Practice-led innovation supported by science and market-driven actors in the laying hen and other livestock sectors
HORIZON 2020 ISIB-02-2014 project, Grant no. 652638
The HENNOVATION project was the first thematic networks funded under the topic ISIB 2 'Closing the research and innovation divide: the crucial role of innovation support services and knowledge exchange” of the Horizon 2020 EU Research and Innovation programme; implemented from January 2015 to August 2017.
Using the laying hen sector as a case study, the Hennovation project demonstrated the potential of innovation led by farmers and industry practices in two areas of concern, Injurious Pecking and End-of-Lay, during transport and at the abattoir. This was realised through the establishment of in total 19 innovation networksat different levels of the production chain, local, national and European level in five countries (United Kingdom, Sweden, The Netherlands, Spain and The Czech Republic). These networks proactively searched for and utilized new ideas to make their business more efficient and sustainable. These networks were supported by science driven-actors, such as veterinary surgeons, farm advisors and scientific researchers, and market-driven actors, such as those that buy eggs e.g. retailers, packers, food processors, and those certifying egg production (farm assurance, certification schemes).The overarching aim of these networks was to develop and disseminate innovations based on practice, and supported with economic and scientific information, to increase sustainability of the laying hen sector.
The research work carried out as part of this project revealed that the practice-led approach promoted by the project can be a great stimulus for innovation. Alongside product or technical (e.g. new type of litter material to reduce stress and encourage natural behaviour or the use of alpacas in organic systems to reduce predation), a variety of often less expected and sometimes unintended ‘soft’ innovations also emerged through these networks. These were related to protocol or process (e.g. a new way of monitoring Poultry Red Mite infestation and new relationships between value chain actors, for example the pullet rearer).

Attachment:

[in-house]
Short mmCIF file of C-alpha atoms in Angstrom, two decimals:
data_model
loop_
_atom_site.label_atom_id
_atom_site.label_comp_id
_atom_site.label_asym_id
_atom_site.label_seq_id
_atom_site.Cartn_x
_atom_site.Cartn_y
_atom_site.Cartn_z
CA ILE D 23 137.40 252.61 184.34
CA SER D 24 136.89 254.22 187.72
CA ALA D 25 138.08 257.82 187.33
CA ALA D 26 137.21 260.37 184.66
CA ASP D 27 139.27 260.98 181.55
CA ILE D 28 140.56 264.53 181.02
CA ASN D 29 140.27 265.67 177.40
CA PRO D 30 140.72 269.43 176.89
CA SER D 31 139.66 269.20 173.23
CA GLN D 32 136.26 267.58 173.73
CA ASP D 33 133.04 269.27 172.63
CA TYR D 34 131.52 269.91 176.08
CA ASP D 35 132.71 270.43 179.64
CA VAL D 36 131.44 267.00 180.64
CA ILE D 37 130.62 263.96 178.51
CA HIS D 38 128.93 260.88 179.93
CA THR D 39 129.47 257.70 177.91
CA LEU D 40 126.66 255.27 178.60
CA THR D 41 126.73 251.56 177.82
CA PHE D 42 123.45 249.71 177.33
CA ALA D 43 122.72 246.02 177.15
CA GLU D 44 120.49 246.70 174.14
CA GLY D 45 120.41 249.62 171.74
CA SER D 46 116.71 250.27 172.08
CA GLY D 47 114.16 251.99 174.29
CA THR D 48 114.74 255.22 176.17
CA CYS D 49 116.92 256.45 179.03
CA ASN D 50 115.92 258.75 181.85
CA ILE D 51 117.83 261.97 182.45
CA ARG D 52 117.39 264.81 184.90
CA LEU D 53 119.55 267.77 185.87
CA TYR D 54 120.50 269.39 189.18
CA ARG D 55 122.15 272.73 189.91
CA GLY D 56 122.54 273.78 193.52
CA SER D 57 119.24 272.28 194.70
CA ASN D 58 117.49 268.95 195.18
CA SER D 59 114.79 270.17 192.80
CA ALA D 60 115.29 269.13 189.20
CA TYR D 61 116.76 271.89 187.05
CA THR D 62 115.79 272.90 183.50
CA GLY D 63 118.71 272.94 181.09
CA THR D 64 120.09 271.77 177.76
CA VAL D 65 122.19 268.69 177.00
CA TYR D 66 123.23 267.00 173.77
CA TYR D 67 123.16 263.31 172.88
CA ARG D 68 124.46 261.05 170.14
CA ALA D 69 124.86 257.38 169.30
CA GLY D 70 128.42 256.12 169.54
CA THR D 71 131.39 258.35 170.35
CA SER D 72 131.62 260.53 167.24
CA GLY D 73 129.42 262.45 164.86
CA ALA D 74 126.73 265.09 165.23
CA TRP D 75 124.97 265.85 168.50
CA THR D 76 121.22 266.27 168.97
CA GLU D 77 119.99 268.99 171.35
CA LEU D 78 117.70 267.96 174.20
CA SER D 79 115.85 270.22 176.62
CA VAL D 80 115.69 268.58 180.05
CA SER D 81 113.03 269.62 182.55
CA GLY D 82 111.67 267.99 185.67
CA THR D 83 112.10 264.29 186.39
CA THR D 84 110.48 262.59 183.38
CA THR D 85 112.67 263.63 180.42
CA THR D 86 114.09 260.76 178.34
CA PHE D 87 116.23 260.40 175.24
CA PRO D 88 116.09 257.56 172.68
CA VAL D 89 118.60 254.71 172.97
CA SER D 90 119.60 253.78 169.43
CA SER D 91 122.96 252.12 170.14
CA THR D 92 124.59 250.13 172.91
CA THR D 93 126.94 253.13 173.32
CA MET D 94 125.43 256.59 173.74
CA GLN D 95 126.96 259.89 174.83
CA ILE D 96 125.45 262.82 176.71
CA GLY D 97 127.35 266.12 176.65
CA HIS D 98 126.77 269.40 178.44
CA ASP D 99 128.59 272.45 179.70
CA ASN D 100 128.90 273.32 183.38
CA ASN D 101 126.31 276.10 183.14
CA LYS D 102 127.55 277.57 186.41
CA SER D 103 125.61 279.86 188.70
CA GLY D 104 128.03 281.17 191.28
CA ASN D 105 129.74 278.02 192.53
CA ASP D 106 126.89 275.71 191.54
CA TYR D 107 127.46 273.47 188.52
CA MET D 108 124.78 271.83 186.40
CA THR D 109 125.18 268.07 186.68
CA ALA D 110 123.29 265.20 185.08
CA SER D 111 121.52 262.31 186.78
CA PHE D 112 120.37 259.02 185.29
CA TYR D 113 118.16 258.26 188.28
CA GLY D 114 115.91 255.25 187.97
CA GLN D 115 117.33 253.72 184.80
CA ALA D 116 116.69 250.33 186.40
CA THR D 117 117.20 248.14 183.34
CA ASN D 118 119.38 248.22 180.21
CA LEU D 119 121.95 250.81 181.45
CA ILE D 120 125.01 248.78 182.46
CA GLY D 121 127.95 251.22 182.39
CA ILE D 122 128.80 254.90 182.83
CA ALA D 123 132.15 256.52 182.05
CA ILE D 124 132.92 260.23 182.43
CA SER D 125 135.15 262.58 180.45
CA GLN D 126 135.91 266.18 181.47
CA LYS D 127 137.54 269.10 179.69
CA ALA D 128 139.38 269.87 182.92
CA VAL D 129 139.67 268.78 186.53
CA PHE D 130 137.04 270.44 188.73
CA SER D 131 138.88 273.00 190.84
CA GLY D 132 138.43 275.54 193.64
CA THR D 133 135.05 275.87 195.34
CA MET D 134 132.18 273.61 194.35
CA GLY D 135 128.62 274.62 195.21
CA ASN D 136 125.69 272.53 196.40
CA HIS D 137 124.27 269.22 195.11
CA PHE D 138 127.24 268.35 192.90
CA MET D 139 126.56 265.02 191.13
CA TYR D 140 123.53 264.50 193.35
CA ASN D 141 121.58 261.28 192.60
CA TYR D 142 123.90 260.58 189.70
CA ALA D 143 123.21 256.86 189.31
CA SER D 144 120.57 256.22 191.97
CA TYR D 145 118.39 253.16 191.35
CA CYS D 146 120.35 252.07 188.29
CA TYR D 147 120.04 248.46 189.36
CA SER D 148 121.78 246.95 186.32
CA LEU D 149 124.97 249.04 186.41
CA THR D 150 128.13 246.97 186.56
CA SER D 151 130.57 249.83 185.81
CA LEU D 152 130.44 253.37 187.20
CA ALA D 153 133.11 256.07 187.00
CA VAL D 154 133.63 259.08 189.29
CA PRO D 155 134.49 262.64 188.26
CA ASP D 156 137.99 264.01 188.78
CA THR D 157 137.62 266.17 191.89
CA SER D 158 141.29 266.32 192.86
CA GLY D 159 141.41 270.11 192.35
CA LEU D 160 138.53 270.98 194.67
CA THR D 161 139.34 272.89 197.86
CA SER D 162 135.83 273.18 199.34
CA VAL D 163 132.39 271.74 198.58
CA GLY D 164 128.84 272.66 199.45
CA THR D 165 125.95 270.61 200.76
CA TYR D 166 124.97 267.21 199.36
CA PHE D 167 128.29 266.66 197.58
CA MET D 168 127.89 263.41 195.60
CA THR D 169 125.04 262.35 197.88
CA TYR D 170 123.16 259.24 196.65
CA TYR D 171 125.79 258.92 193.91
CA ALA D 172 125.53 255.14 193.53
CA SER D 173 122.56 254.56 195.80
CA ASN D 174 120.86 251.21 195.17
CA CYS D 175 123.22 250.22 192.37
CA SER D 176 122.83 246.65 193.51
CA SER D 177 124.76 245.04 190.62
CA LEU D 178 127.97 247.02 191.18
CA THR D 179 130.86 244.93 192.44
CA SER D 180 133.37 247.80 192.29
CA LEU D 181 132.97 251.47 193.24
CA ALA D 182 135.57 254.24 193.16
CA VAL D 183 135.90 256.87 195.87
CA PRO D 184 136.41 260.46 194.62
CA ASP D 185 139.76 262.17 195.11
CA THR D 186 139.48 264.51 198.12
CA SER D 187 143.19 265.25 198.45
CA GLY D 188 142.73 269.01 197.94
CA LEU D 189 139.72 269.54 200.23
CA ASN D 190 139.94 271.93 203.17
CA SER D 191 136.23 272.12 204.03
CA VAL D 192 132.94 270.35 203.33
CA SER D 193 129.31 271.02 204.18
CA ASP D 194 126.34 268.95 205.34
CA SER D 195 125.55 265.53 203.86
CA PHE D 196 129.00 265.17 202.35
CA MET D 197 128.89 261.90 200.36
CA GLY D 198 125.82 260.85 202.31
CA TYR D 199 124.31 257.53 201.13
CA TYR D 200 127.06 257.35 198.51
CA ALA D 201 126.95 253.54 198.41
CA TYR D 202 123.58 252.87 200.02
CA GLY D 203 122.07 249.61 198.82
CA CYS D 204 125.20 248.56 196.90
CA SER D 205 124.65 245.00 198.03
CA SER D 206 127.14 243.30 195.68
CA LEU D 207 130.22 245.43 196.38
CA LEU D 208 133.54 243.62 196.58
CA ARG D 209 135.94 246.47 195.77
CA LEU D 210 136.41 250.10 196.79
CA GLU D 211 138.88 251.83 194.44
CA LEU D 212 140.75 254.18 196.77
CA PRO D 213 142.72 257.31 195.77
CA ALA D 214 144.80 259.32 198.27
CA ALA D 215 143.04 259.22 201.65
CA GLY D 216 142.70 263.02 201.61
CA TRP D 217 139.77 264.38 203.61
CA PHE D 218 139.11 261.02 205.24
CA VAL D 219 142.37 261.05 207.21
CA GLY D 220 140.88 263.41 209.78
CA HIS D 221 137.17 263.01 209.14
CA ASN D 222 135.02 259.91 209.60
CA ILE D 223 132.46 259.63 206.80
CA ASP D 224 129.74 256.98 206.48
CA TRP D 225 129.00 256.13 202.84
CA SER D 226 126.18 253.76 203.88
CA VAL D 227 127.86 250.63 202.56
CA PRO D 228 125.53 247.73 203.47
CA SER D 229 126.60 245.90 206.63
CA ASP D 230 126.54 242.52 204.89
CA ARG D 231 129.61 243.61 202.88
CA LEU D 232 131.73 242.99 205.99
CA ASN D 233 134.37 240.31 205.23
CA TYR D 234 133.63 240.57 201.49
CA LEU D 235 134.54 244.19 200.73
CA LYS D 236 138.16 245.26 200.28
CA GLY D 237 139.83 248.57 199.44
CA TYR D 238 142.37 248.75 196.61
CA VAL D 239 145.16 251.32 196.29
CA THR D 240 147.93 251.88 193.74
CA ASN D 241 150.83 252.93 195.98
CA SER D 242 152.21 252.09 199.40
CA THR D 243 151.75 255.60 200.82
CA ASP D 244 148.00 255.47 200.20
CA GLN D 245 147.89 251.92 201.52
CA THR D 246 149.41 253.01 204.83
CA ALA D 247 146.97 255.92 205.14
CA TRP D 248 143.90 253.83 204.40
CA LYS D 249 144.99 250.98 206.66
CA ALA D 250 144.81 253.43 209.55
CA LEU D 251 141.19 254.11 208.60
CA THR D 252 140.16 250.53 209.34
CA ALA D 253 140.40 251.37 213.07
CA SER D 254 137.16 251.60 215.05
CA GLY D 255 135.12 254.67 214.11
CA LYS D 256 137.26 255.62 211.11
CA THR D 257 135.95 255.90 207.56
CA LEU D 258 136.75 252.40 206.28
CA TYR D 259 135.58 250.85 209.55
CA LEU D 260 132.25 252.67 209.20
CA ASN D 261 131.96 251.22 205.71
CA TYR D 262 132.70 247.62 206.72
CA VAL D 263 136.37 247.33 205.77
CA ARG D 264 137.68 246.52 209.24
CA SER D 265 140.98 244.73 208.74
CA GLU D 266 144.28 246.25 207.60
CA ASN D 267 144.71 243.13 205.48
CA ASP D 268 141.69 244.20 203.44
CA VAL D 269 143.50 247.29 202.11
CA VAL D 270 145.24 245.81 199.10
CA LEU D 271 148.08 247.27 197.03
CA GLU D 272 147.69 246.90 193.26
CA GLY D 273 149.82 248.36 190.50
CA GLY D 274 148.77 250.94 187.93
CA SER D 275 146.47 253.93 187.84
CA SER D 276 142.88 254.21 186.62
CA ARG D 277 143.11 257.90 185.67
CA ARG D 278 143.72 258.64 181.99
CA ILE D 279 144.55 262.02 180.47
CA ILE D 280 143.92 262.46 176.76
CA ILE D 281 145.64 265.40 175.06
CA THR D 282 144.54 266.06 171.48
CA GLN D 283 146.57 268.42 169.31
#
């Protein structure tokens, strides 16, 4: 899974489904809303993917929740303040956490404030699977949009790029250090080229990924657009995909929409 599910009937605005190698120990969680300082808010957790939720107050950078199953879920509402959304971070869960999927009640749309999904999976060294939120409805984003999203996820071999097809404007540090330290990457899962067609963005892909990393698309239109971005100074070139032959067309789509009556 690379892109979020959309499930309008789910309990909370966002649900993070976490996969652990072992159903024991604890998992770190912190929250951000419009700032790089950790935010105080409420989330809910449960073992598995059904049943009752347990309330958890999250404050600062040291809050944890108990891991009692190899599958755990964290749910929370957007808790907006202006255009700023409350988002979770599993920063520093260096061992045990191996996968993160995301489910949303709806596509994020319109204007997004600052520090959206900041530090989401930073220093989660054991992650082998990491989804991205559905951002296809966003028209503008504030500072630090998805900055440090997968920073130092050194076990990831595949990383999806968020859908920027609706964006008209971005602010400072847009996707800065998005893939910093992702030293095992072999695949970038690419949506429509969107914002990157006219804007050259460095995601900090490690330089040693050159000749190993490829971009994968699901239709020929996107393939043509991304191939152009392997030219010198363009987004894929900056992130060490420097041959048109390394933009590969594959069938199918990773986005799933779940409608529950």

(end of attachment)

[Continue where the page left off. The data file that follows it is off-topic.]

A variety of materials were developed for the support actors engaged with the networks. These included existing (scientific) as well as newly co-generated knowledge such as extension manuals on Feather Peaking and the End-of Lay, an online training course, 38 Practice Abstracts and five Technical notes. Guidelines for network facilitation and a Hennovation video, explaining the practice-led approach, were also developed to support network facilitators. All these materials can be found on this website.
The work done by the project suggests that successful multi-actor, practice-led innovation networks depend upon active participation from all involved, professional facilitation, moderate resource support and access to relevant expertise. From the research works done it is also clear that opportunities and advantages exist for the development of a more facilitative and practice-led model of innovation with sustainable agricultural systems. And that recognising the value of this type of innovation as ‘science’ and its product as ‘innovation’ is a significant step in resolving the longstanding and enduring ‘science/innovation gap’.